Maximalism has a name, and it’s Dr. Kali Jo Wacker. Northwestern’s newest English professor may only be a year into her position, but she’s already standing out with her reputation as both a talented, passionate and inspiring professor, and for her immaculately styled office. With its loud colors, graphic wallpapers and ornate collages, her office may not be everyone’s cup of tea, but Kali Jo has undoubtedly made her space a home.
From your first step in the door, Kali Jo’s eccentricity is unavoidable as murals, babushka dolls, old happy meal toys and that one painting of Jesus everyone seems to have in their basement all fight for your attention. A thrifting guru and curator of aesthetics, Kali Jo describes herself as, “a collector of things in general: pictures, quotes, words.” However, although a talented artist herself, one thing you might be surprised not to find in Kali Jo’s office is her own art. In home and office alike, most, if not all items, are curated and thrifted, whereas her own work gets gifted to friends and loved ones, with Kali Jo going as far as to say she sees her own work at her friends’ homes more often than her own.
Kali Jo’s themes and inspiration range far and wide, though a love for texture and color provide the lines that bring it all together. Everything you see is deep blues, royal purples and pops of pastel. Even her bookshelves are color coated, to the befuddlement of her colleagues. Everything is gilded, inlayed, silk, silver and suede. While this be can primarily traced to Kali Jo’s long love affair with all things maximal, according to Kali, this is also due to her poor eyesight, which otherwise leaves everything a beige mush. And if that’s the alternative, her desire to add color and contrast to her life wherever she can makes even more sense.
If you frequent Van Peursem Hall at all, you have probably already caught a glimpse of her office, situated just inside the southeast entrance.
Additionally, you are probably familiar with her office due to her strict “open door” policy. “I want–at all costs–to keep the door open,” Kali commented. “Both literally and metaphorically.” Kali Jo strives to transform her dismal office space into an inviting atmosphere in which students feel free to hang out, blow off some steam, get inspired to push through writer’s block or just enjoy a refreshing Capri Sun from her well-stocked mini fridge.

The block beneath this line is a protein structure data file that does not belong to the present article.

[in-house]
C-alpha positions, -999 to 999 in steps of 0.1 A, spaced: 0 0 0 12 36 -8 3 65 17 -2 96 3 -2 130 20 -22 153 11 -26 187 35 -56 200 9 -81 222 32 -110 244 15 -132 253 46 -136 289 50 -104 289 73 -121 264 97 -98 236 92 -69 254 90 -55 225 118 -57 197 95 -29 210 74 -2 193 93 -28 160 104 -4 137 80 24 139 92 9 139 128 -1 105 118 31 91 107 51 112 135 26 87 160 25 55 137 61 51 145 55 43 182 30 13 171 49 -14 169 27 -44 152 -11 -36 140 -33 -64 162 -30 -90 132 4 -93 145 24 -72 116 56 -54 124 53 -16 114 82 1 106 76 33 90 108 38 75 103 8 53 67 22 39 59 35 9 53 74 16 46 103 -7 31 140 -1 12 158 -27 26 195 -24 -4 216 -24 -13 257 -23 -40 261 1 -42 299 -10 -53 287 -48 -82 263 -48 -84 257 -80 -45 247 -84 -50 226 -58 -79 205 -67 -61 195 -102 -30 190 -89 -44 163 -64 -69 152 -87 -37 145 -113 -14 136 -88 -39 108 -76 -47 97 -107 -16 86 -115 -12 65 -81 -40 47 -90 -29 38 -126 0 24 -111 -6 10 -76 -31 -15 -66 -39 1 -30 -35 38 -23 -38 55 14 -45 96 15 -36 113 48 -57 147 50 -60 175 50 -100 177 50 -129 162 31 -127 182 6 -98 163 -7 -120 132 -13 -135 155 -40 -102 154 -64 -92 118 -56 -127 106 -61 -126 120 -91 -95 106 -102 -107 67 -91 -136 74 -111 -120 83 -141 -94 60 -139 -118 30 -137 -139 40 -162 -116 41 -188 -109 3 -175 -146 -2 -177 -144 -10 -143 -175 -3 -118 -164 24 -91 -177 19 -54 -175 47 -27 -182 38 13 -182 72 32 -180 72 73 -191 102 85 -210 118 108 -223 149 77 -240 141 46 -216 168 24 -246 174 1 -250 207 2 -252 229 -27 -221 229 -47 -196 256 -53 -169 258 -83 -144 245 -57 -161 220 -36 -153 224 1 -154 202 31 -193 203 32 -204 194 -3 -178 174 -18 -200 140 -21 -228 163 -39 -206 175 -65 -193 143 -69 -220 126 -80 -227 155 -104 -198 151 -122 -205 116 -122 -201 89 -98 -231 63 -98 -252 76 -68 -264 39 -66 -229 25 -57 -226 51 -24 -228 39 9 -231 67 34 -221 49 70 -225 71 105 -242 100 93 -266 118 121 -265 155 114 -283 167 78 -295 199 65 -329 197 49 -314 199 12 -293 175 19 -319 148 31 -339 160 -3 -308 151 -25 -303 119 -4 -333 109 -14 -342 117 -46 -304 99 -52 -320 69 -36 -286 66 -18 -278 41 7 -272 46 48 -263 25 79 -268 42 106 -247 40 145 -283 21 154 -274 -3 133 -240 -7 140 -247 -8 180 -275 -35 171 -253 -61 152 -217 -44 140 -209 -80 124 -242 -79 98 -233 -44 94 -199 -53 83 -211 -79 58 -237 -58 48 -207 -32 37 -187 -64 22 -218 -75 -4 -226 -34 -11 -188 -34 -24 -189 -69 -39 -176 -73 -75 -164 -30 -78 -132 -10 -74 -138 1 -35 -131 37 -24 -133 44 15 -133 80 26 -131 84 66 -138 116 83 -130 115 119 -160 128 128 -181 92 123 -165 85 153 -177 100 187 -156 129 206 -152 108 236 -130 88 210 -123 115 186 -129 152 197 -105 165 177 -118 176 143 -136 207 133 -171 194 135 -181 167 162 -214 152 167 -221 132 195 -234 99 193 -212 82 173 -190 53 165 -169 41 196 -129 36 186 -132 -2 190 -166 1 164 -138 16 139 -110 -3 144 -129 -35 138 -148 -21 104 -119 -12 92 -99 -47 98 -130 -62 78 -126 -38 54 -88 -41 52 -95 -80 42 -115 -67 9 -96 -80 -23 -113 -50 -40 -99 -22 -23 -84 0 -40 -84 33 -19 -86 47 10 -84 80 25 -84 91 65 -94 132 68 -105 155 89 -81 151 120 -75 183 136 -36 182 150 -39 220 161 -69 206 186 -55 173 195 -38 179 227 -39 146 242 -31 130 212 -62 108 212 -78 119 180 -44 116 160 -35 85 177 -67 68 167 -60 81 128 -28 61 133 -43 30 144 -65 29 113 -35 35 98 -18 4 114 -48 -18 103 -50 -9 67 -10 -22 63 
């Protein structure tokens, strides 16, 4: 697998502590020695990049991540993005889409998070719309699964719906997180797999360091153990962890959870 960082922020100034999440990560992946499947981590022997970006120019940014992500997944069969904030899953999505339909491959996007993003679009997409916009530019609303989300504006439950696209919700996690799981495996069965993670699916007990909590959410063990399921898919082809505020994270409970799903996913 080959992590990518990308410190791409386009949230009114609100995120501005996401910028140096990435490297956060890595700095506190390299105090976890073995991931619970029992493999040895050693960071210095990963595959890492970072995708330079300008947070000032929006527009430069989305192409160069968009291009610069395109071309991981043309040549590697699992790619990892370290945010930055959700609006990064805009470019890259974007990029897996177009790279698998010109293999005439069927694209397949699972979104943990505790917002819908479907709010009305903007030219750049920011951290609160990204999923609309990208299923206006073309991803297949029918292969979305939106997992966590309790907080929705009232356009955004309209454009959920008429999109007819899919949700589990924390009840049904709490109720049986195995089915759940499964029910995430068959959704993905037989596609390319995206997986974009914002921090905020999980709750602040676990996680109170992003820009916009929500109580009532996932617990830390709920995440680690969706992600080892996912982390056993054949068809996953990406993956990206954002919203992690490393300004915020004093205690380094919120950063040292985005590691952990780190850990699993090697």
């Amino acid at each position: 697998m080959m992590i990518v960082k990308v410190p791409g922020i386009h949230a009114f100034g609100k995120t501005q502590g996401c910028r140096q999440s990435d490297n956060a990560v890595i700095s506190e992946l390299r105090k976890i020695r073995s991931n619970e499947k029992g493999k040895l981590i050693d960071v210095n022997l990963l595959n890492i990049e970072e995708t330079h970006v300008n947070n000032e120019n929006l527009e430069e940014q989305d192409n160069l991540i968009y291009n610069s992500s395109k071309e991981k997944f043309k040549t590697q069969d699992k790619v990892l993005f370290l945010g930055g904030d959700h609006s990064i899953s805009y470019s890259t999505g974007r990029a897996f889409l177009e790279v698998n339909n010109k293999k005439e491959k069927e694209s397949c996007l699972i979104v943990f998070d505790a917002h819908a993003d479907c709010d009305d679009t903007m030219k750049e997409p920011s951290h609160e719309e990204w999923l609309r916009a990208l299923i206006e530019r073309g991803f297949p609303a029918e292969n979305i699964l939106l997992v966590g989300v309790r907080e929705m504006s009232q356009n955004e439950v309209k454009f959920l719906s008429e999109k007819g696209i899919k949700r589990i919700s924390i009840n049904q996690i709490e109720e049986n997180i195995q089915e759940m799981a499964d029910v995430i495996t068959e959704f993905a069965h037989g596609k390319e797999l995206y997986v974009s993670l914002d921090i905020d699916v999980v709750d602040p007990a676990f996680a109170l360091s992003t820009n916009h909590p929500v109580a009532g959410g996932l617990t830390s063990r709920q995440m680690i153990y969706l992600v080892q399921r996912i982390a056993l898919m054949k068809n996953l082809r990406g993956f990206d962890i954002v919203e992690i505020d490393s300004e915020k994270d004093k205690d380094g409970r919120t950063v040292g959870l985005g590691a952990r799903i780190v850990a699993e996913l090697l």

Though effortlessly home-y, the kindergarten art teacher vibes of Kali Jo’s office also serve as both an enforcement of her mantras as a professor and as an anarchist statement against the imposing and sterile gray walls and bookshelves of academia. The whimsy Kali Jo curates paired with her self-evident brilliance as a professor serve to challenge the idea that academia and austerity must go hand in hand. Instead, her office silently preaches that curiosity, creativity and learning are meant to be fun, meaning-making and enjoyable.
Further, the welcoming air also serves to cultivate Kali’s goal of radical hospitality. A deep introvert at heart, Kali Jo is committed to being “a welcoming part of the Kingdom, even if it’s not how I’m naturally wired,” she said. “Even though I’d rather be a hermit on a mountain with a library like ‘Beauty and the Beast.’”
Through her maximal aesthetic, eccentricity, and radical approach to hospitality and the ethos of academia, Kali Jo uses her voice, platform, and space on campus to carve out a newer, more wholistic way of doing academia. By being inviting even when it’s tiring, present for all those seeking solace and creating a space for creativity, and rejuvenation, Kali Jo brilliantly demonstrates the radical hospitality of Christ on our campus through something as simple as her office space and its wordless yet powerful ethic of aesthetics.